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How to Implement an Engaging Content Marketing Plan for the Finance Industry

pratikdholakiya
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Finance Industry Content Marketing Plan

Finance-related information is often dismissed as boring and dry and a pain to read. But it need not be that way. After all, everybody needsgood and reliable information when it comes to money. So it should not be difficult for financial institutes to grab people's attention with the right kind of content.

For an engaging content marketing plan, focus on creating content that helps your customers and provides them with the resources they need to make informed decisions.

Yes, we live in a consumer-driven world now, and not only do you need to understand exactly what content your target audience wants, you need to be obsessed with them to succeed. This post will help you do exactly this.

A Bird's Eye View

Before you dive into a new strategy, it's good to get the basics right. Make a plan and create an overview of your goals and what your content marketing will look like. Here's something to get you started.

  • Social Channels: Facebook and Twitter are the "must do" channels. But if you have the time and the resources for it, jump into LinkedIn communities or run a Google+ community on finance topics.
  • Your Website: This should be your first priority. It's the digital lobby of your business. It's where people will go to seek out information about your brand and any resources you offer.
  • Resources: One of the best things you can do to market your financial institute is to develop resources on finance that your consumers would seek out. From tips to step-by-step guides to a "dumbed-down" explanation of some of the harder concepts – an abundance of resources is a must.
  • Video: Whether they are in response to frequently asked questions or how-to tutorials, videos are a great asset, especially when you want to engage those who learn visually.
  • Infographics: Finance professionals have access to some awesome data. Use it. Curate it and present it in an interesting and easy-to-understand way with infographics.
  • Blog: Pick a niche to focus on in your blog, and post thought-provoking and authoritative articles in it two to three times a week. Don't forget to include "subscribe" and social share buttons!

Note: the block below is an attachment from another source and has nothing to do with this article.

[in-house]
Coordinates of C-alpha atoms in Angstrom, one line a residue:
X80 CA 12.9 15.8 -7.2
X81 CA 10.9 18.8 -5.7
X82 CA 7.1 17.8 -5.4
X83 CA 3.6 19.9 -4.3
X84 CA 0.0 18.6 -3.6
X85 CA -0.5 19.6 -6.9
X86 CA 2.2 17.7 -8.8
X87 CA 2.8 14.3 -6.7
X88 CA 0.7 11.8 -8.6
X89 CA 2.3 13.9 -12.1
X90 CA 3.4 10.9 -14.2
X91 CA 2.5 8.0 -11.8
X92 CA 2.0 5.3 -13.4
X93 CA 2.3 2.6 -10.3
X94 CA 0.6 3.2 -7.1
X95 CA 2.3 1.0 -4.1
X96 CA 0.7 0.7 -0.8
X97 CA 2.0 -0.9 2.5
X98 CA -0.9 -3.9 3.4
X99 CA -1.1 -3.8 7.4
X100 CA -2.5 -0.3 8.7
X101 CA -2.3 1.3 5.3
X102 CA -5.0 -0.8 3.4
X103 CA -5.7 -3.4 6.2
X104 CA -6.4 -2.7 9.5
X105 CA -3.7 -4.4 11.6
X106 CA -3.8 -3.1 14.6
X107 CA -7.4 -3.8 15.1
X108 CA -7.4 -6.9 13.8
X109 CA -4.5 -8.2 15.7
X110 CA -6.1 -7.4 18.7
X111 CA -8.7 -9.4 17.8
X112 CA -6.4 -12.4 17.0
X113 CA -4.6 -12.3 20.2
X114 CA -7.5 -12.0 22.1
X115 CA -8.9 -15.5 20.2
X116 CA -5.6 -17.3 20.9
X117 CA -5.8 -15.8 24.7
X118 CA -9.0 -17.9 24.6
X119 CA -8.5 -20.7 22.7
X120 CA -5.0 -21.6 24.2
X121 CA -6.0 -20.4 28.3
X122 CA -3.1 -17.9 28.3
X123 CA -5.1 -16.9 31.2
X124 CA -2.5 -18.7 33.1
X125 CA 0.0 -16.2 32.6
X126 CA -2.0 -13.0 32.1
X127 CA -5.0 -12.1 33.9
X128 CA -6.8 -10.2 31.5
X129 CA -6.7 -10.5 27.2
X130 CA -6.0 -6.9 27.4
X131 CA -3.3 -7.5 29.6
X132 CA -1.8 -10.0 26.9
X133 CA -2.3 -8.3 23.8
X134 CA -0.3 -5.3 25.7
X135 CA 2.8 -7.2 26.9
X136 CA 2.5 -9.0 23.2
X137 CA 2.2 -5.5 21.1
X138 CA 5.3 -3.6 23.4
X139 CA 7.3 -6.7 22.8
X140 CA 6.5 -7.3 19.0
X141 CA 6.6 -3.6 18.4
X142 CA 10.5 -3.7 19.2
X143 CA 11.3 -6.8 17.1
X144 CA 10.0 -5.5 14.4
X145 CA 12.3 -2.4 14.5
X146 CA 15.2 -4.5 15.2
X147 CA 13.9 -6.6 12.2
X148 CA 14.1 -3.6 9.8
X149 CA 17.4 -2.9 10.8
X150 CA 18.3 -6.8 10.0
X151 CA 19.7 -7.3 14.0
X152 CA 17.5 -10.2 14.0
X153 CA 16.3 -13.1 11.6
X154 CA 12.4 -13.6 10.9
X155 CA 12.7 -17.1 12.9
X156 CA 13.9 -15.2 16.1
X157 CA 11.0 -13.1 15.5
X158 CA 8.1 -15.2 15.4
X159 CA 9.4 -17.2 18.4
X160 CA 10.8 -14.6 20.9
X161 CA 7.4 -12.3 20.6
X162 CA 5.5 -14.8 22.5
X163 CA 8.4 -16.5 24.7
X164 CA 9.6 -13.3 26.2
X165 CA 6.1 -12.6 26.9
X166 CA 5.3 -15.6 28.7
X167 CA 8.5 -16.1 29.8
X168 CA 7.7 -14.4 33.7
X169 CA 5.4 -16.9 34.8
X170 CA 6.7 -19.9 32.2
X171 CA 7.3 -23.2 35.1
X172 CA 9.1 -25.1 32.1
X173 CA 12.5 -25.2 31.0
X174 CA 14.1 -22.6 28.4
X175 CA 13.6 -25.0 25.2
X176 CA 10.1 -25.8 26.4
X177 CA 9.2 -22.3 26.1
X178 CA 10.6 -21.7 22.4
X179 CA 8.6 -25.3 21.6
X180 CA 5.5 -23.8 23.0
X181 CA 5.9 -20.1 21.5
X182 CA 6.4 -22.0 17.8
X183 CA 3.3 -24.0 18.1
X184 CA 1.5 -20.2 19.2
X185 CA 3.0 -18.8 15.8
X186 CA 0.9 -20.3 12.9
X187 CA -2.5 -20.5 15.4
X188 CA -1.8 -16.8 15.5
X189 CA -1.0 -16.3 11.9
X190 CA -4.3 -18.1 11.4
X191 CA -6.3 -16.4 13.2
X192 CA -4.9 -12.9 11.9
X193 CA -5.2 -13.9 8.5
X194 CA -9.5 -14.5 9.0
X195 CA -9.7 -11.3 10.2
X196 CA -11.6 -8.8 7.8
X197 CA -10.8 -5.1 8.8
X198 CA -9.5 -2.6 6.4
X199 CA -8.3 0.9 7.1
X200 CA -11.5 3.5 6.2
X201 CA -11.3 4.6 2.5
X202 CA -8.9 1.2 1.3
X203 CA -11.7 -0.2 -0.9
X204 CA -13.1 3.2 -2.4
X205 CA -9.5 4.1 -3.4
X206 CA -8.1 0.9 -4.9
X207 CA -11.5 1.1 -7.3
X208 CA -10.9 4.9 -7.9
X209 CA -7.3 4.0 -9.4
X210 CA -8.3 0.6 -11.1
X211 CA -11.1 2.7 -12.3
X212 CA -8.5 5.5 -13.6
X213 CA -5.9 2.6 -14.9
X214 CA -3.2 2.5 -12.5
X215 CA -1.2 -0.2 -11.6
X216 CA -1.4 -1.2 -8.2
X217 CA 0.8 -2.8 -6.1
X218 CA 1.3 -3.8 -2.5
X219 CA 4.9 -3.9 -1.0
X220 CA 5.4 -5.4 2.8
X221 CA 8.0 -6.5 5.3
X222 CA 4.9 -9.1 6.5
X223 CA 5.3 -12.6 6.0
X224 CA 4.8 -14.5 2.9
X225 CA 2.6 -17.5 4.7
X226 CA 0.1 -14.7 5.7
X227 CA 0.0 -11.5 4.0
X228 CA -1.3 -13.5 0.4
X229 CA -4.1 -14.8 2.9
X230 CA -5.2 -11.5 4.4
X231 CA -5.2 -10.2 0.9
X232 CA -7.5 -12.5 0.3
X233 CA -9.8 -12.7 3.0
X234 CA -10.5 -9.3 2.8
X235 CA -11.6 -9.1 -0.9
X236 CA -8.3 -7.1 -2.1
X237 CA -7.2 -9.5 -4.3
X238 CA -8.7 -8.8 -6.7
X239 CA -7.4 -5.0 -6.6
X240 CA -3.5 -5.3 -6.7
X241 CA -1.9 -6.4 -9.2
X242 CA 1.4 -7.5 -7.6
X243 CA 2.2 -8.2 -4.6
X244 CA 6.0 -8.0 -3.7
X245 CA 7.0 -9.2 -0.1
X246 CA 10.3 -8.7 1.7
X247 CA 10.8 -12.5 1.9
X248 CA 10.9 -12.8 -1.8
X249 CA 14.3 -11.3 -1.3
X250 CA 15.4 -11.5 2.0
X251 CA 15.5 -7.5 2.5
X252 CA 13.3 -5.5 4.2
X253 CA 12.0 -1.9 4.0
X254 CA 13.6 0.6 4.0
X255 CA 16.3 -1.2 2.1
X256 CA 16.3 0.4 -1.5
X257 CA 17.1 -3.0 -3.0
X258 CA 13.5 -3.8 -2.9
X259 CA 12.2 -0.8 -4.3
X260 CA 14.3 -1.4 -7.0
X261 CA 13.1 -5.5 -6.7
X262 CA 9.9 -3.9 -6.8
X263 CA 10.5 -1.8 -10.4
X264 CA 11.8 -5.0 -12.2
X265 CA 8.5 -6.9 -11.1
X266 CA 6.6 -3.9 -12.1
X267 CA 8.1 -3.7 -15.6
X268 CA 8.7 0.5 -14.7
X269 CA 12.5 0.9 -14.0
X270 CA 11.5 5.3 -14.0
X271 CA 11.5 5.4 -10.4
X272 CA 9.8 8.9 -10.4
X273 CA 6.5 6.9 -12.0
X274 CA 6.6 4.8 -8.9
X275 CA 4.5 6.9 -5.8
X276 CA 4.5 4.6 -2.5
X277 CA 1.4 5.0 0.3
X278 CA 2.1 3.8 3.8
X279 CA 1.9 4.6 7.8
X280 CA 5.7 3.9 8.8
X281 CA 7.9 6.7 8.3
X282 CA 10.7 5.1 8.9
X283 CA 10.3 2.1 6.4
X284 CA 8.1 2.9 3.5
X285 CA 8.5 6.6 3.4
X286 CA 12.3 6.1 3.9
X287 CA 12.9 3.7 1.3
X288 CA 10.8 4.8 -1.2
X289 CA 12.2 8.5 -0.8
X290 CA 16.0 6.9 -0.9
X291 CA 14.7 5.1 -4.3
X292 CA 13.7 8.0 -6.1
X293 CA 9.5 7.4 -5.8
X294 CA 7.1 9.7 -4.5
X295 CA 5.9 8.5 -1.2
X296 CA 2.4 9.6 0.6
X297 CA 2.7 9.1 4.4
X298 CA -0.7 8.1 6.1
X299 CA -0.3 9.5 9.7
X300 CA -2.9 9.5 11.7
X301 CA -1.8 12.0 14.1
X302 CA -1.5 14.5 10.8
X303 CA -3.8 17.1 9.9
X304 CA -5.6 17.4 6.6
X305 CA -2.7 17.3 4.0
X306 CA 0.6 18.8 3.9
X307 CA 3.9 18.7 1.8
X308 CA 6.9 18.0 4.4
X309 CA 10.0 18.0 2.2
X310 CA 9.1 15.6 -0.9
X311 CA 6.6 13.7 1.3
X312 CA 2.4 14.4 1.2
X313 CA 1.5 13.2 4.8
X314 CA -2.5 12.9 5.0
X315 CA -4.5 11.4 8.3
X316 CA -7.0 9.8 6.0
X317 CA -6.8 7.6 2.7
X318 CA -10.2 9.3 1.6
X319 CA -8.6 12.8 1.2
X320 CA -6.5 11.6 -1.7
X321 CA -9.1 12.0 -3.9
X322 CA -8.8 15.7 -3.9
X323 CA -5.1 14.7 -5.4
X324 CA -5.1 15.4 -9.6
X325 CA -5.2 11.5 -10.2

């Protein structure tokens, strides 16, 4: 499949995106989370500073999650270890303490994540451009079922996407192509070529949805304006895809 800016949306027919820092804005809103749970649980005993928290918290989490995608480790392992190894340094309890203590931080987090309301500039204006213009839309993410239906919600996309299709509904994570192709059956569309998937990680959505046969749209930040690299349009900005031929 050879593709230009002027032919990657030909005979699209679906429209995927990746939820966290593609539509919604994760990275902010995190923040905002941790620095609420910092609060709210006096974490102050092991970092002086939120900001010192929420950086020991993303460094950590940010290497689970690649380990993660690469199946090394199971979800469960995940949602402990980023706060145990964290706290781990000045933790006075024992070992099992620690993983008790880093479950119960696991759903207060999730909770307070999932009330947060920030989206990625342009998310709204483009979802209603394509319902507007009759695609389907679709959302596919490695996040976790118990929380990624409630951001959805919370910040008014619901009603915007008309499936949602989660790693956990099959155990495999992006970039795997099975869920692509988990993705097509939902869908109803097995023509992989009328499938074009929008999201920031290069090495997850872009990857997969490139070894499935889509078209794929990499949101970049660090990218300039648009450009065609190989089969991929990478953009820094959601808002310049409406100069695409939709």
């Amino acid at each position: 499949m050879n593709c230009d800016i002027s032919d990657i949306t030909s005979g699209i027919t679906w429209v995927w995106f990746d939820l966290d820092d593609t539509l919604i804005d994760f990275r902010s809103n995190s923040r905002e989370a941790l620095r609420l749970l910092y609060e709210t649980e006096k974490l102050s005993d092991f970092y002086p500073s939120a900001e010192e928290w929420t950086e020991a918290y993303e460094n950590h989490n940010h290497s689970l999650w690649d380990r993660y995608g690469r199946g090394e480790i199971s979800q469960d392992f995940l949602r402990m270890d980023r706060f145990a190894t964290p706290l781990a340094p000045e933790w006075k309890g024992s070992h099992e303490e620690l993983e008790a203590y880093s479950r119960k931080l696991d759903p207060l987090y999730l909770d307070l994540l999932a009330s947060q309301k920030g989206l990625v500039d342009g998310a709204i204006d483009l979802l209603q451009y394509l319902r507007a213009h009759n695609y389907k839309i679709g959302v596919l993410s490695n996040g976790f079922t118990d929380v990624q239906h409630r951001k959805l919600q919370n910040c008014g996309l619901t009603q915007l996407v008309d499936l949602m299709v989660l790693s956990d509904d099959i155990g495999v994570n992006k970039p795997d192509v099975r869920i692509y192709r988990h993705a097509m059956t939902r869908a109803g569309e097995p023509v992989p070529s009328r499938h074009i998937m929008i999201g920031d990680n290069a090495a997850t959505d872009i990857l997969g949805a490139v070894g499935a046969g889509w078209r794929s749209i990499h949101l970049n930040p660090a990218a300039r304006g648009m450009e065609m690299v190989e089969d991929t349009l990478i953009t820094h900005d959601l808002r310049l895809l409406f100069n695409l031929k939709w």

Why Content Marketing Matters for the Financial Industry

How many times have you heard that finances are dull and boring and no one wants to read about them? Well, you'd be surprised to know how many people want to read about them, seeing as struggling with finances is a common thing. Here are some solid reasons for you to consider creating content surrounding the financial industry.

  • Consumers want word-of-mouth recommendations. Content marketing is a great way to perpetuate these valuable recommendations.
  • Different demographics can be targeted through content. My favorite example of this is how American Express targets entrepreneurs and small business owners through their online community, an open forum. They've simply made it a community where people share advice and post valuable and relevant articles.
    Small and new businesses are going to be some of the biggest and the most-sought-after targets for financial institutes. So check out how Barclays and Wells Fargo are doing it as well. Both have an abundance of resources for anyone who has started a new business or for anyone who is contemplating doing so.
  • Having an abundance of good content and resources is a way to distinguish yourself from the competition. Look at all of the resources that Capital One offers. They don't make their consumers or site visitors go elsewhere to do research – it's all right there.
  • Build stronger relationships. Providing your audience with the content they need, not content that promotes your brand, makes your institute look trustworthy, reliable, and an authority in its field.

Education Is Your Strongest Strategy

Your goal is to educate consumers on difficult but crucial financial matters. It's also what will make your institute stand out from the rest.

With video, white papers, and other forms of content, your job is to simplify complex information and present it a relatable manner. That means that the writers you hire and the marketers you employ need to have a solid grasp on not only communication strategies but the actual finance industry – some of these topics are really tough and you can't get away with not having an expert write for you.

As people are looking to spend their money more wisely, how can you help them do so? In branding yourself as a resource, you're also branding yourself as their go-to source online, and thus the go-to place when it comes to choosing a financial institute in real life.

Also, not all content is digital. And if you are also targeting retired folks, they may not be too enthusiastic about learning digitally. So consider creating paper content and guides as well to distribute to this group.

Here are some examples of great content that would educate your customers. Obviously this type of marketing is niche-specific, so these examples are just meant to inspire you. Consider them and mold them to fit your strategy.

  • Tip sheets on how to save money for Christmas.
  • Blog posts that contain interviews and advice from "money experts" on saving money.
  • A guide on investing money for young people. Include stats on why this is important.
  • A webinar on retirement savings best practices.
  • An infographic on how consumers are saving money and investing in their future.
  • A resource section on your website for anyone wanting to start a new business.
  • An e-book on everything you need to know about getting a loan. Include easy-to-digest pieces, charts, and stats.
  • A "tip of the week email" that offers a new tip every week on saving money innovatively.
  • A weekly curated newsletter of articles and news pertaining to finance.
  • A continuous video series on how to save money for a new home and how to get a loan for that home when the time comes.

Creating Content in a Highly Regulated Industry